Abigail Williams and Elizabeth Proctor, the leading female characters in ‘The Crucible.’ Both show determination to get what they want. Elizabeth’s character portrays a wife in distress after discovering her husband’s affair, yet she still has courage throughout the play. She shows determination when she needs strength to keep her going after Abigail accused her of witchcraft. Elizabeth is often cold and not open towards people, yet she changes as the novel progresses. Abigail, a cunning, malicious, immoral, deceitful, conniving and vengeful girl that is out for revenge who has many flaws, feels she has superiority over many of the other characters even though she is only a young girl.
Abigail’s chief characteristic is that she is a liar; we discover this right at the beginning of the play, in this stage direction: An endless capacity for dissembling. Abigail steals 31 from Hale and accuses her friends and the townspeople of witchcraft; her motivations for turning against her friends are mainly because of Elizabeth Proctor. Abigail had an affair with Elizabeth’s husband, which made Elizabeth fire Abigail. Abigail is in love with John, and while talking to him, she says, “I wake and walk about the house as though I’d find you comin’ through some door” (Act I). This illustrates her love towards John and that she will never forget their affair, and how Elizabeth broke them up. Abigail shows much dislike for Elizabeth in the play and says to John, “She is blackening my name in the village!” (Act 1).
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Once the town hears rumours of this affair, they shun Abigail. This disengagement makes Abigail seek vengeance towards them, accusing many people of witchcraft. Abigail is a strong and determined character; she manipulates people to get herself out of her own trouble. After being accused of witchcraft, she starts to blame her friends around her; she also tries to get her uncle, Reverend Parris, to help her out of the situation; she tells Parris that “The rumour of witchcraft is all about; I think you’d best go down and deny it yourself,” (Act I). Abigail tries to show the other characters that she is not to blame for her mistakes throughout the play. An example of her trying to blame other people is when she tells her uncle that he should go and deny the witchcraft accusations. Not denying the allegations herself and having someone else do it shows that she has support from other townspeople.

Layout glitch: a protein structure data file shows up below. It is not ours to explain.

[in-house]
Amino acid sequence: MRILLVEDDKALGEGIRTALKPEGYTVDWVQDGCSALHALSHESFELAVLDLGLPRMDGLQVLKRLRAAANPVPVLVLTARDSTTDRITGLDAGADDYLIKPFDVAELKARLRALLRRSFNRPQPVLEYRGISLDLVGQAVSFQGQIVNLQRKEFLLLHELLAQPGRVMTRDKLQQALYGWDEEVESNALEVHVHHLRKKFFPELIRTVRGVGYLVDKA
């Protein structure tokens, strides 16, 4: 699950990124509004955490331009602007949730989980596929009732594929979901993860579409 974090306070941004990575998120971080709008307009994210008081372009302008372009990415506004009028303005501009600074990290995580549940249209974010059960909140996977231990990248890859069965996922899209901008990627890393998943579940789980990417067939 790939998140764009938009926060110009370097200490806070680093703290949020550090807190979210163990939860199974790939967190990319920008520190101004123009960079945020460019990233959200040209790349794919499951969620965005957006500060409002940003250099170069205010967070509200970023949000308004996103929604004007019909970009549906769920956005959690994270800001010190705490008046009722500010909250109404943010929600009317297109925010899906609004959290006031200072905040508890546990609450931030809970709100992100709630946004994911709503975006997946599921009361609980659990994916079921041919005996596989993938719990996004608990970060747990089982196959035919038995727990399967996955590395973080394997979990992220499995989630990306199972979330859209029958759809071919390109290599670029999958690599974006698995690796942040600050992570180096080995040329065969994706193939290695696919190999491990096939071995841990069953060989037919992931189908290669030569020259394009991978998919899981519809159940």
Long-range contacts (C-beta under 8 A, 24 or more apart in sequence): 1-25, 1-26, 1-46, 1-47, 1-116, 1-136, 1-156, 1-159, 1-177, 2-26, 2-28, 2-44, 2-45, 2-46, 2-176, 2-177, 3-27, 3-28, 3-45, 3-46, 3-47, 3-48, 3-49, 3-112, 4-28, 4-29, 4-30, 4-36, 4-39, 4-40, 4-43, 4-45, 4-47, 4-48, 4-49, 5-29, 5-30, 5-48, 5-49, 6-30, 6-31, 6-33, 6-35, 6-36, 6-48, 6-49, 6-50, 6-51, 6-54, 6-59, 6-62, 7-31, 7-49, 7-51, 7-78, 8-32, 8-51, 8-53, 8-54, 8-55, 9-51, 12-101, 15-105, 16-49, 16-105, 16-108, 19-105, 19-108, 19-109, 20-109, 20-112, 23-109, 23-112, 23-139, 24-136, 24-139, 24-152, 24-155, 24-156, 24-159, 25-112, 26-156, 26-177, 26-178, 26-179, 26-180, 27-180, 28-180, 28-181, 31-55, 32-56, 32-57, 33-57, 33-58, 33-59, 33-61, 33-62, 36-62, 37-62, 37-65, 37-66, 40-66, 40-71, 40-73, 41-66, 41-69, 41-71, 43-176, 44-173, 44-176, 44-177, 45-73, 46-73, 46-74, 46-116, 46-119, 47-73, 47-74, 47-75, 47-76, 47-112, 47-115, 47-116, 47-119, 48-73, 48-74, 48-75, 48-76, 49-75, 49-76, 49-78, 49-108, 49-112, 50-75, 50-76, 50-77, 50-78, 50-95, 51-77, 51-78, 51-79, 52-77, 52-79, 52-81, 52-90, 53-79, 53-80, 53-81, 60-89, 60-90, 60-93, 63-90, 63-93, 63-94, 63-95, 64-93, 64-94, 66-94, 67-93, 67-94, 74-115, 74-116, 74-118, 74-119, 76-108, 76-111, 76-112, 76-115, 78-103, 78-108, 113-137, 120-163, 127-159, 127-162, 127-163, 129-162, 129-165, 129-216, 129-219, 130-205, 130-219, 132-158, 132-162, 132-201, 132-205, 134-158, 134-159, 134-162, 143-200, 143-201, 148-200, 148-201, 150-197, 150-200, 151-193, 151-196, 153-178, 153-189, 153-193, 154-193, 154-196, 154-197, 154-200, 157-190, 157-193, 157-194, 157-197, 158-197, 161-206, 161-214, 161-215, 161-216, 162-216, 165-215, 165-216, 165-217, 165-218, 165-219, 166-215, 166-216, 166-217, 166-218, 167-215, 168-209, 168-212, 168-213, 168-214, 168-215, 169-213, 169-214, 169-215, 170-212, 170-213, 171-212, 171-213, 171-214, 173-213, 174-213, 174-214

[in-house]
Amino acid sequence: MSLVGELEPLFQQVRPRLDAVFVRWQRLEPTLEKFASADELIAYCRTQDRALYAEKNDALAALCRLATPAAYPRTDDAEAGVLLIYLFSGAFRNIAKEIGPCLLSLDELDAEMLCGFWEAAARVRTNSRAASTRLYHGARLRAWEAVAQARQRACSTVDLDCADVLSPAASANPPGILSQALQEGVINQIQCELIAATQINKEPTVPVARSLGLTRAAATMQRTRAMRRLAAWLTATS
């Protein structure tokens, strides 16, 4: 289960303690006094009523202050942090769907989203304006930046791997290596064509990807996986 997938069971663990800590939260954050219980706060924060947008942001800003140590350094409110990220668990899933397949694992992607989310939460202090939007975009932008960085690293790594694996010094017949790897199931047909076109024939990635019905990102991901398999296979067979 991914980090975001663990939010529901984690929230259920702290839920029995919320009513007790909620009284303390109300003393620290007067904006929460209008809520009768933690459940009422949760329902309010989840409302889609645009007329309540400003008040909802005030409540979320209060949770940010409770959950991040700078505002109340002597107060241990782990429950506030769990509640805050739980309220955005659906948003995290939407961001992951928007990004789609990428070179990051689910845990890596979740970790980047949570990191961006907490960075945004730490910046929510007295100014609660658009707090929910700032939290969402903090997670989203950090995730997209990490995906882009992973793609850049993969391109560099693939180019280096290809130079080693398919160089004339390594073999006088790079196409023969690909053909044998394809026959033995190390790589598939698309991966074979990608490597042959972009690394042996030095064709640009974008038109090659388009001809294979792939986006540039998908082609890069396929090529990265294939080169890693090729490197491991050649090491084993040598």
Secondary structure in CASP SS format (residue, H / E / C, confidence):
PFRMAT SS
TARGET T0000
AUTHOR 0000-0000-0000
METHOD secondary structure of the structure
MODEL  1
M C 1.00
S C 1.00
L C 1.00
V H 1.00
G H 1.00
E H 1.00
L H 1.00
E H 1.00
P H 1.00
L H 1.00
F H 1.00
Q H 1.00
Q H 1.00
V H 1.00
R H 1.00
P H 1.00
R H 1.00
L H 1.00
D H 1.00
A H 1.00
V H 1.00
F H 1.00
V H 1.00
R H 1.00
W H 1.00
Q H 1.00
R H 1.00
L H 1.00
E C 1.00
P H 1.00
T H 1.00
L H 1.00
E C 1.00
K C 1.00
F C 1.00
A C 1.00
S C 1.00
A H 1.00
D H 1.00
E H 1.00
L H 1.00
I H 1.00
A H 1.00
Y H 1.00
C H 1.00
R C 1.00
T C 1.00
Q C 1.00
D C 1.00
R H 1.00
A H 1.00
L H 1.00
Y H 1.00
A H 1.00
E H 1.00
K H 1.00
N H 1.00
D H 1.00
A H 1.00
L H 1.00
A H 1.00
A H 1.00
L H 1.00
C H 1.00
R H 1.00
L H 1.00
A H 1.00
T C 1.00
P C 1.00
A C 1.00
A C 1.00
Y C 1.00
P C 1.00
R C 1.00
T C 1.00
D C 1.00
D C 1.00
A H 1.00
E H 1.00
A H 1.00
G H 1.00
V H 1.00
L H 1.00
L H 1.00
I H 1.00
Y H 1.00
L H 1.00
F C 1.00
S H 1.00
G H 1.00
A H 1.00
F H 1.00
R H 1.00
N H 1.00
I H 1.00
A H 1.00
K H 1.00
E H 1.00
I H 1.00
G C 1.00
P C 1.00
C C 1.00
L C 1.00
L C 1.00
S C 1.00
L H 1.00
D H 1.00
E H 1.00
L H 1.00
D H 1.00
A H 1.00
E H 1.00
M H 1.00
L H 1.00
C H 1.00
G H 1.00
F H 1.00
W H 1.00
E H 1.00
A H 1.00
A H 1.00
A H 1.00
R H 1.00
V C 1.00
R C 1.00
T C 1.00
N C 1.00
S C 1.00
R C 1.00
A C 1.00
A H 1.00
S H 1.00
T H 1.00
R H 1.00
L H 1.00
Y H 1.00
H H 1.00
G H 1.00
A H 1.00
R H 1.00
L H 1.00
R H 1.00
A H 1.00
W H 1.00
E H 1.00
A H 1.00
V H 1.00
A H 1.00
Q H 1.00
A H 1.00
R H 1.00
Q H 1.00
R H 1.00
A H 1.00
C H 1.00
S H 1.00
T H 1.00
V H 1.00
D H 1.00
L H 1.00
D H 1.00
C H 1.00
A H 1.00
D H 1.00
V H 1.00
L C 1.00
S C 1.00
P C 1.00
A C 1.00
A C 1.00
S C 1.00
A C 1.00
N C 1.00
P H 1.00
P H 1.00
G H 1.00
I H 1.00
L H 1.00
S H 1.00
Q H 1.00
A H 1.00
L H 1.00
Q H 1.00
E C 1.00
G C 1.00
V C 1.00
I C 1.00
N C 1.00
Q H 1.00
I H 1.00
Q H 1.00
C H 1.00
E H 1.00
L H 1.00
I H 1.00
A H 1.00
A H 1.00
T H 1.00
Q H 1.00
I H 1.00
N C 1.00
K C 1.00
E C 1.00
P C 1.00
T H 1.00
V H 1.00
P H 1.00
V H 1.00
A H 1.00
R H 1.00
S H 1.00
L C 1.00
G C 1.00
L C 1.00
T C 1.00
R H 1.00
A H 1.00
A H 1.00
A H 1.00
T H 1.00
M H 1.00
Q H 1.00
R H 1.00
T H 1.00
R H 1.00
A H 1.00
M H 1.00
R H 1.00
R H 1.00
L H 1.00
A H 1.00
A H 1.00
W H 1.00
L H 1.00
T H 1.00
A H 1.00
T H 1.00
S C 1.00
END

Elizabeth Proctor is a strong woman who is blamed for witchcraft because of Abigail’s accusations. Abigail claims that Elizabeth is a liar and is bitter, but when the reader meets Elizabeth for the first time, they realize it is just Abigail exaggerating. Elizabeth knows that Abigail wants her dead ” She knew all week it would come to this!” (Act II); Elizabeth knew that Abigail was accusing her of witchcraft. The scene when Elizabeth has arrested shows that her character is courageous. She stays calm and gives directions to the family to live by while she is gone. She tells Mary Warren to “Speak nothing of witchcraft” to the children because “it will frighten them” (Act II). Talking about normal things may keep Elizabeth from realizing the fear that she is going to encounter. Elizabeth shows she has redeeming features throughout the trial by keeping courage and strength; she exhibits this when she refuses to confess to witchcraft and when she lies to try and save her husband in Act III.
The love that Elizabeth shows her husband in the last act illustrates how caring and compassionate she can be. However, she wants her husband to live. Elizabeth knows that John has to decide for himself; this also exhibits why she is thought of as a strong character in the play. Both Elizabeth and Abigail are strong characters in the play; they are significant women and immensely affect the piece’s outcome. Elizabeth lets her husband decided to live or die, which shows great courage and strength. Abigail shows determination to get what she wants. She can manipulate the townspeople, and she can accuse them of witchcraft, which enables her to get revenge on the people who have done her wrong. Both Elizabeth and Abigail can be portrayed as strong female characters in ‘The Crucible’ by the actions that occur in the play.